Do I have to pay for damage that I didn’t cause?

UPDATED: Oct 1, 2022

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Do I have to pay for damage that I didn’t cause?

About 2 months ago, my car slid on ice and collided with a guardrail, I was only going about 5-10 mph by the time I hit it and I only scratched my car no damage was done to the rail. Since no damage was done I started to drive away to get off the freeway to avoid being hit by other cars I saw losing control in the snow and about a mile away a police officer stopped to ask what happened and gave me a red tag saying I did the right thing and didn’t do a hit and run basically. Fast forward to now I got a letter stating I owe $400 for damage. When I called to see what damage was supposedly done they said another car collided in the same spot later that night knocking down three posts and they didn’t know who caused what damage so they split the bill between us. I didn’t do any damage so I don’t think that I should pay and if the officer had asked me to show him where I collided and assessed the scene he would know that but since he didnt theyre unsure of who caused it. Can I get out of this?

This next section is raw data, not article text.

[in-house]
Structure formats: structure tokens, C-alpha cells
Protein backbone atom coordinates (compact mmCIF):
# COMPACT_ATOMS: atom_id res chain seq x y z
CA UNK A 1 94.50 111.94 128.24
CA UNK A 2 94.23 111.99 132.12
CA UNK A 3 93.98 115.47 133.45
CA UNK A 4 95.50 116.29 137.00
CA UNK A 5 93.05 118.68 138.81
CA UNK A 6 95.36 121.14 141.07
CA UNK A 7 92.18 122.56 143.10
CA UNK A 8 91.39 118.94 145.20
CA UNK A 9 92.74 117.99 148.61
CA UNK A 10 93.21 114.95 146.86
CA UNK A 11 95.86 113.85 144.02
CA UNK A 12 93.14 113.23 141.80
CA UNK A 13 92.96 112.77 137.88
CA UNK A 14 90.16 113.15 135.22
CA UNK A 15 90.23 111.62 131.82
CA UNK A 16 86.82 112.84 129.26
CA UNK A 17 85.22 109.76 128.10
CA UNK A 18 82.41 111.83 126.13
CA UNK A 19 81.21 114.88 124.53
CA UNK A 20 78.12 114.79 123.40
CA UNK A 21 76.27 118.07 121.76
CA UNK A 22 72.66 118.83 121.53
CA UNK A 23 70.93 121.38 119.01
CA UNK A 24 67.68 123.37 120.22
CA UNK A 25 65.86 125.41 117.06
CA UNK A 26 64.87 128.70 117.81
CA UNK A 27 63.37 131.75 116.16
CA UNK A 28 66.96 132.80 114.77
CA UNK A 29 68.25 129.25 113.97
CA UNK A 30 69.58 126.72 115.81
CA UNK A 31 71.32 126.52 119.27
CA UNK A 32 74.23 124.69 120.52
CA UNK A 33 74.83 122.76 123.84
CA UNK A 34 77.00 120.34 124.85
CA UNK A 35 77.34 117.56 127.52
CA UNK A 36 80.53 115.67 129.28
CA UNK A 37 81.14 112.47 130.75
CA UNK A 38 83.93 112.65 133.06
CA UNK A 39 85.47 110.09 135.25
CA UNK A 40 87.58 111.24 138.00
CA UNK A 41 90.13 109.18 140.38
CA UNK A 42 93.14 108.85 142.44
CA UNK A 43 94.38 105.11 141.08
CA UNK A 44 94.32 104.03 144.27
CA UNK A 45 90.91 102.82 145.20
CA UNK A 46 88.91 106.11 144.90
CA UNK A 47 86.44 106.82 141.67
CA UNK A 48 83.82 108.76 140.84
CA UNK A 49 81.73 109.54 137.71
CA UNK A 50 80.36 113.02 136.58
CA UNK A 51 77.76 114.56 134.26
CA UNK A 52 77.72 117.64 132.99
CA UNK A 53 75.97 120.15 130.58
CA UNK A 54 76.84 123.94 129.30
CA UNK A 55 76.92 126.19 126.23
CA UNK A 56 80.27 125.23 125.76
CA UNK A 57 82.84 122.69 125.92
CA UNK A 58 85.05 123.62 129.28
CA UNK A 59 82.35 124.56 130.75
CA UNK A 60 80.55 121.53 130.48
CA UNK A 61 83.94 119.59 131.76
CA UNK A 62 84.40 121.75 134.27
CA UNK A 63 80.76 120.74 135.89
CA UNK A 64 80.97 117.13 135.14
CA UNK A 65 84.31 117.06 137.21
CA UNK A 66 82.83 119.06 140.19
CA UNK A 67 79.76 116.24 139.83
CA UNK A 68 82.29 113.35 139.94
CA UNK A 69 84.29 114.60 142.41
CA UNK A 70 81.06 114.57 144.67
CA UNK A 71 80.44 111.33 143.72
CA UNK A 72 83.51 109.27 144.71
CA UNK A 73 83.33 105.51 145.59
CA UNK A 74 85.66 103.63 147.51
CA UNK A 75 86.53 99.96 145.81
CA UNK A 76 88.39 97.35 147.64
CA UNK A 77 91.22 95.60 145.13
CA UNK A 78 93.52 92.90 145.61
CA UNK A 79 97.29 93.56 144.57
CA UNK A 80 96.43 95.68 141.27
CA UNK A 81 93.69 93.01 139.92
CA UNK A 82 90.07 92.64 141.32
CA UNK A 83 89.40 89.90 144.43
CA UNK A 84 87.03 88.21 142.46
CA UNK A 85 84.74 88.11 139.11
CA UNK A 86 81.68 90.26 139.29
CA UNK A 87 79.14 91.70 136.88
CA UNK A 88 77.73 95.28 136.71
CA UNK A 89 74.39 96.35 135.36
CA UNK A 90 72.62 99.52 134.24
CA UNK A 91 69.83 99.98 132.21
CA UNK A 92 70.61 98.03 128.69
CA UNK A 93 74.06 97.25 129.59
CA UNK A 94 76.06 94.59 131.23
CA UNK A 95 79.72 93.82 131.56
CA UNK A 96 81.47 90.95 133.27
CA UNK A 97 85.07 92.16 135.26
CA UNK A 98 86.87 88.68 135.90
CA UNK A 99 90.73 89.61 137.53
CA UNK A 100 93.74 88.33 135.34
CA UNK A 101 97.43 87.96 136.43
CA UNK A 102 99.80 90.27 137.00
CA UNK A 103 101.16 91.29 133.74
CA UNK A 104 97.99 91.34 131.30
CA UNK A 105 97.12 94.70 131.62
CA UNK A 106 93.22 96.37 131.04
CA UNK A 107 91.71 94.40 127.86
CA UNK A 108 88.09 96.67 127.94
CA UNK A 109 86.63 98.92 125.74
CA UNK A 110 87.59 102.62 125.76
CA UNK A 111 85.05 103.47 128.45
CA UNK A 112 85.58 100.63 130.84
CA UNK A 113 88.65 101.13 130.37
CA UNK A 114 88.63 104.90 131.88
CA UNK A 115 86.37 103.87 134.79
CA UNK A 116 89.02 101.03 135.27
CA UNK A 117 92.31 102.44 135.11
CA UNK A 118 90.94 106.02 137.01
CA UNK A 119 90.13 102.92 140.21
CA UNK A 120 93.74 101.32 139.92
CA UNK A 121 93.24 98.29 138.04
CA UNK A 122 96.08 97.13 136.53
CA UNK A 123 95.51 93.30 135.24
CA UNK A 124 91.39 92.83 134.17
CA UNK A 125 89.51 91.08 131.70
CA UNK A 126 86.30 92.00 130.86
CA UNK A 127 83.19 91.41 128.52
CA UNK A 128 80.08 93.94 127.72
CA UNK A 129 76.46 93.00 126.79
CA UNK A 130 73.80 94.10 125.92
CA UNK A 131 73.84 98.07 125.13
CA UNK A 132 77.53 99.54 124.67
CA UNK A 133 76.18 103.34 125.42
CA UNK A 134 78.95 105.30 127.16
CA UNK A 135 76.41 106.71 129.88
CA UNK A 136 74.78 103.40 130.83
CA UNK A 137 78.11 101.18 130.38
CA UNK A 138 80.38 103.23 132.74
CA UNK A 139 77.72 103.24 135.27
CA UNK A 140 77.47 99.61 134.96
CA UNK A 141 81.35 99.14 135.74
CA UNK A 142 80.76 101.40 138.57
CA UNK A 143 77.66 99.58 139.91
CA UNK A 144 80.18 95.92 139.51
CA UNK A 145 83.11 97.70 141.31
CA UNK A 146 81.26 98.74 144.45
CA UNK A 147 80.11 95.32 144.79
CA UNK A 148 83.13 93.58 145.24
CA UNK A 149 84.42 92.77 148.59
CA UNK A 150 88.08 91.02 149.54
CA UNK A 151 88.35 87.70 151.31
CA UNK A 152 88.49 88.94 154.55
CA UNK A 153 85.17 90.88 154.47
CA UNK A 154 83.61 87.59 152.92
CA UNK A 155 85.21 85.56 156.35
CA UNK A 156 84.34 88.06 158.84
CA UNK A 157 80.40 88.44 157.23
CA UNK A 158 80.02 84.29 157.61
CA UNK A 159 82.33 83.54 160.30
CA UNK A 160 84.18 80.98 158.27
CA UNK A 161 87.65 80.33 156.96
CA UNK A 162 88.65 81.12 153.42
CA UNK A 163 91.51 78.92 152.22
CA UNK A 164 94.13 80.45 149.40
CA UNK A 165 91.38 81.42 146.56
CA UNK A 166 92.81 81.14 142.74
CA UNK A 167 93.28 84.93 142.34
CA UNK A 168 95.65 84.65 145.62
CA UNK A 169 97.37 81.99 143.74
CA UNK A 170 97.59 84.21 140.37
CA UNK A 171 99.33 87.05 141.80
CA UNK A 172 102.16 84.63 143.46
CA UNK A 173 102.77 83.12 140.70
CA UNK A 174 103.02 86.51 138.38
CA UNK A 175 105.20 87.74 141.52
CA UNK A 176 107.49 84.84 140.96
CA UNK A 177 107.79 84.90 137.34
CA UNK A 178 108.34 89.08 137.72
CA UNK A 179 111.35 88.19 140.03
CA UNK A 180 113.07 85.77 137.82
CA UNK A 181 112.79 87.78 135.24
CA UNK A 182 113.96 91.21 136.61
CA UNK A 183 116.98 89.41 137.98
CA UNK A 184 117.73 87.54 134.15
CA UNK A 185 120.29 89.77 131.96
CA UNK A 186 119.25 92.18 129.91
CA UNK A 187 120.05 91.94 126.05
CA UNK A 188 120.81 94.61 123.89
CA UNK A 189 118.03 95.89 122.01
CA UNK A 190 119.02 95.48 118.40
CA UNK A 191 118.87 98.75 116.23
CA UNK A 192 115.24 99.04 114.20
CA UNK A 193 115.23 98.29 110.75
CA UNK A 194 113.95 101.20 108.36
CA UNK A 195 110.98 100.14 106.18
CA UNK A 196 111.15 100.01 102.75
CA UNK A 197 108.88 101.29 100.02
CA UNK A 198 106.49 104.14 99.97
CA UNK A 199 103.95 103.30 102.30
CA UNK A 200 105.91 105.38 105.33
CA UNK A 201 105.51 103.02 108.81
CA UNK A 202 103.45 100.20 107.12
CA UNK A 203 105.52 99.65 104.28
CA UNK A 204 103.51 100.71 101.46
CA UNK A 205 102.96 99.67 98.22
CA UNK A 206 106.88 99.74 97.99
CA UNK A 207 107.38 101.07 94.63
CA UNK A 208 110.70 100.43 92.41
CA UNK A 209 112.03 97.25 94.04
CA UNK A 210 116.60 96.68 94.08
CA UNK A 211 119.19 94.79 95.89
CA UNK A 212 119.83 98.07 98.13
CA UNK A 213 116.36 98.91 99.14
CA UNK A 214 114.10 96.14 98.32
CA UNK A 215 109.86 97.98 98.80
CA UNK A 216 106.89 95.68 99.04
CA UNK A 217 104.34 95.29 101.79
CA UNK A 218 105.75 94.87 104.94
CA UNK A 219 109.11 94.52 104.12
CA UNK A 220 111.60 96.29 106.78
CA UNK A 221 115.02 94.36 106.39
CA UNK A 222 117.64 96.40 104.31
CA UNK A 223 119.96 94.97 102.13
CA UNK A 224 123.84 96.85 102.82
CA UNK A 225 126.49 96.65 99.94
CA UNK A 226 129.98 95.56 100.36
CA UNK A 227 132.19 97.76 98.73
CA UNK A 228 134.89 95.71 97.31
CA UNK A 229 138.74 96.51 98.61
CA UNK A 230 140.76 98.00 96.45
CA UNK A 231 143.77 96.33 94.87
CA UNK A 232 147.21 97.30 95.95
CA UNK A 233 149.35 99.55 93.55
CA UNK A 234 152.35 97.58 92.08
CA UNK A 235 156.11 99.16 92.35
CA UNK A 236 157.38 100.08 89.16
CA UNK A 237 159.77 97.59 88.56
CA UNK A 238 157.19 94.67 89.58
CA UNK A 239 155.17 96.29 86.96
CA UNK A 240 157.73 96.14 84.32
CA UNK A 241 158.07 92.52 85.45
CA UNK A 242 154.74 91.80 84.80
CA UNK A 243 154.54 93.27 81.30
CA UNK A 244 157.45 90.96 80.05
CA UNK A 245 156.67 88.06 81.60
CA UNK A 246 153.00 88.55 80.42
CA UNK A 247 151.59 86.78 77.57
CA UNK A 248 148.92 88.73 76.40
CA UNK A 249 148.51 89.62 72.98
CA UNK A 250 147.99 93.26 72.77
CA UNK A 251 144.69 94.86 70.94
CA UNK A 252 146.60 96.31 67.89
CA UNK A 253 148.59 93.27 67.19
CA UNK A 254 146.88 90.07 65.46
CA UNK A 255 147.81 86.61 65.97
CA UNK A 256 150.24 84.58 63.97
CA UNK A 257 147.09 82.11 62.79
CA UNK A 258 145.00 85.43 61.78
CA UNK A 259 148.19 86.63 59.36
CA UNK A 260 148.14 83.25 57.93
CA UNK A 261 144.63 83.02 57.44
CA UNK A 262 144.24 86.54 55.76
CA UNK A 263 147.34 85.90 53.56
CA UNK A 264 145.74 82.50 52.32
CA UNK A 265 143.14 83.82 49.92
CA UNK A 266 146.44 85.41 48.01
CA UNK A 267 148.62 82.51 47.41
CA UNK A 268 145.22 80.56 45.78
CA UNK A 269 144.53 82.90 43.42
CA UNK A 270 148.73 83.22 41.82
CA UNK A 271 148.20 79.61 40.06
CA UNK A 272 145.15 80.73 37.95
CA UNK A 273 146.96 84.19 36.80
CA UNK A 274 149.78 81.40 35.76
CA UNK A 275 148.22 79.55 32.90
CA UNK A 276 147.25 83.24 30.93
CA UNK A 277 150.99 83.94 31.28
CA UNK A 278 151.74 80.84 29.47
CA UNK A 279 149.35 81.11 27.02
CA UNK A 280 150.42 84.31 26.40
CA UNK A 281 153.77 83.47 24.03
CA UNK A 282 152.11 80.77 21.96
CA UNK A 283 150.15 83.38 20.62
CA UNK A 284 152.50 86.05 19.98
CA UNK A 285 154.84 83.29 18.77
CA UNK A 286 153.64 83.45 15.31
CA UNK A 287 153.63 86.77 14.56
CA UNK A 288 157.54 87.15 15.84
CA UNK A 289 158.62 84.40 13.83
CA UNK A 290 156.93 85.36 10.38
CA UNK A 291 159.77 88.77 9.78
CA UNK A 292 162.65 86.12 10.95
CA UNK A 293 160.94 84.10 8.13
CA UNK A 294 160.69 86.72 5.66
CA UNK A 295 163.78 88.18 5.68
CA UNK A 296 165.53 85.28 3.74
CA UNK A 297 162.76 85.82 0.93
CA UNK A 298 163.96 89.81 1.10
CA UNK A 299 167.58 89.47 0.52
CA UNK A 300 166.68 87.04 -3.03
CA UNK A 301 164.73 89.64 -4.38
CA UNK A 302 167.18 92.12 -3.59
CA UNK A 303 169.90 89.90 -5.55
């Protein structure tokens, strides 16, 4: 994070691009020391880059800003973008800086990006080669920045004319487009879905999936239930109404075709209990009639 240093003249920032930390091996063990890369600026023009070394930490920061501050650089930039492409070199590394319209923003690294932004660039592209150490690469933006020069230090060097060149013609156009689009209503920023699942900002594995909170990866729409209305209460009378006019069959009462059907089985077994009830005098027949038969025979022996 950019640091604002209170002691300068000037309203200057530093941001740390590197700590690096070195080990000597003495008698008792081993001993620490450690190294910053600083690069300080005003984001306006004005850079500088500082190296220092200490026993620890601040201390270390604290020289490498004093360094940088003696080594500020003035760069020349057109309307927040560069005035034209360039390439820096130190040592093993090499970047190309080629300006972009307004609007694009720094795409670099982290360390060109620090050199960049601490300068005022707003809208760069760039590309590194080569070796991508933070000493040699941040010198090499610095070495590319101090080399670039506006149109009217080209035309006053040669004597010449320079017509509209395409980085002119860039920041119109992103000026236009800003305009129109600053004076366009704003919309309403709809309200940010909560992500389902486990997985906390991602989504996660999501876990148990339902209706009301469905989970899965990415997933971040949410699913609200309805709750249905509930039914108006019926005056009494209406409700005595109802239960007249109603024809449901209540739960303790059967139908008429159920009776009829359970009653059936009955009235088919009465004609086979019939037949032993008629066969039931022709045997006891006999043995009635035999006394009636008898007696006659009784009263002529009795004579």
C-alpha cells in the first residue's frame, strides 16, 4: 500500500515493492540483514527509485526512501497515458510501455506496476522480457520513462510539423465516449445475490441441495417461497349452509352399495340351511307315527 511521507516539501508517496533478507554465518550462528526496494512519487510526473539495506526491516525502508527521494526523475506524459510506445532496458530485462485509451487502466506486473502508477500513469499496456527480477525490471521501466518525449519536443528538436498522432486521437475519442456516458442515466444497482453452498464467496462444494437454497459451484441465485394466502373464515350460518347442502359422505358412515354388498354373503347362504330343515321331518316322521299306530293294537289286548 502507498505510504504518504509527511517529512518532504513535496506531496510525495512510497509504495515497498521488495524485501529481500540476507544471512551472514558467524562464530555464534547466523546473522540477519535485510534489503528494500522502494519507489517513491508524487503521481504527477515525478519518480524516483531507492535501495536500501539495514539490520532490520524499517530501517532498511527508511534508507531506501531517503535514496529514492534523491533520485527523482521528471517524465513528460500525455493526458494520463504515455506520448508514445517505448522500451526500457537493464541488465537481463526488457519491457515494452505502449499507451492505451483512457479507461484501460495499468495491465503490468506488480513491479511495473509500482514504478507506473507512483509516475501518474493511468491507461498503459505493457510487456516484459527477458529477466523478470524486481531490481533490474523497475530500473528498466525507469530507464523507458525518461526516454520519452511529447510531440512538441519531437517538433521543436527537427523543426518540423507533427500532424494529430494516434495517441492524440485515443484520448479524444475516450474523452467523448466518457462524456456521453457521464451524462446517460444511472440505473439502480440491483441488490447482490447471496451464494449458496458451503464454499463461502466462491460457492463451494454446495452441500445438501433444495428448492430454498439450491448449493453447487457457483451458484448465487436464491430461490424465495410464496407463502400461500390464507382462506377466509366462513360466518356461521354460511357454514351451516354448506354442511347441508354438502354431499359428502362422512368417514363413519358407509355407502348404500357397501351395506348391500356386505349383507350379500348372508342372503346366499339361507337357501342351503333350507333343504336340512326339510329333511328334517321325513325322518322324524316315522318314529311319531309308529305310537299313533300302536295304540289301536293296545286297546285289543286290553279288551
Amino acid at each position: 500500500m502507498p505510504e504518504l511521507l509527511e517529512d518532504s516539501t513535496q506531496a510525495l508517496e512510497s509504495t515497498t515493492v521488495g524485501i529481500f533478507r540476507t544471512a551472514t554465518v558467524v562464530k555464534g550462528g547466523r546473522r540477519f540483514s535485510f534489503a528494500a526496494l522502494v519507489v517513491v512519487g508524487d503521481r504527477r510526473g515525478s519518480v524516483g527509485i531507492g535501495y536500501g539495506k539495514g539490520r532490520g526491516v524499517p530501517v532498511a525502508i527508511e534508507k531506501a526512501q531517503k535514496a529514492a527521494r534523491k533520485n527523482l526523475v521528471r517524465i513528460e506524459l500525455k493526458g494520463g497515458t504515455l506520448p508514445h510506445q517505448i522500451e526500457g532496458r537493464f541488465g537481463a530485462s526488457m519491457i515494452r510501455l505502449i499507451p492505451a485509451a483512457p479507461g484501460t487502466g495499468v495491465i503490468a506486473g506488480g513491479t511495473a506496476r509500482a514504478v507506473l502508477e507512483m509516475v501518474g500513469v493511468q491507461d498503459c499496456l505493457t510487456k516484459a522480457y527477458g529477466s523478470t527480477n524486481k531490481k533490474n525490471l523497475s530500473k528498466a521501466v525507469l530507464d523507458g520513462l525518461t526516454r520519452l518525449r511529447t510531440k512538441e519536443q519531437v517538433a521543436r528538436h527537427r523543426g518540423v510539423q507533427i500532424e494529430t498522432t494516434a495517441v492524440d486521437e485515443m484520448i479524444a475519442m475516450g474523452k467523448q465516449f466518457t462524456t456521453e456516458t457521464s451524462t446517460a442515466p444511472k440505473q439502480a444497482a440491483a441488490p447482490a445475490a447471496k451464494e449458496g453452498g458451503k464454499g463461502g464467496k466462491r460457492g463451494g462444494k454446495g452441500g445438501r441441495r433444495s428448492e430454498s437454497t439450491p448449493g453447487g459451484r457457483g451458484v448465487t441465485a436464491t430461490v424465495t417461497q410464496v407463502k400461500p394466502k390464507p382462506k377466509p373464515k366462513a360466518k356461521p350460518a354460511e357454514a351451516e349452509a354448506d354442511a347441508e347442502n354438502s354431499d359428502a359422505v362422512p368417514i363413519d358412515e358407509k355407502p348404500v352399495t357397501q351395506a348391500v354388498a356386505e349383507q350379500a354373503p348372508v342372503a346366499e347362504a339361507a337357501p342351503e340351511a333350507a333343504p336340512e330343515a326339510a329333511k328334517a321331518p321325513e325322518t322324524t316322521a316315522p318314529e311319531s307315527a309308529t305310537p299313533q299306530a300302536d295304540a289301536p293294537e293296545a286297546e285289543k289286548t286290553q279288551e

Asked on March 1, 2018 under Accident Law, South Dakota


SJZ, Member, New York Bar / FreeAdvice Contributing Attorney

Answered 4 years ago | Contributor

You can refuse to pay, let them sue you, and force them to prove in court that you caused $400 worth of damage. If they cannot prove that you caused this damage, you do not have to pay it: liability (an obligation to pay) must be based on proof by a "preponderance of the evidence" that you caused the harm. It is VERY unlikely they can win by just "splitting the bill"--the law doesn't work that way; you can't make someone pay because they *might* have caused the damage. Of course, if they do sue, you'll have to go through the time and trouble of appearing in court and defending a lawsuit, so you need to balance that vs. the money they seek in deciding what to do.

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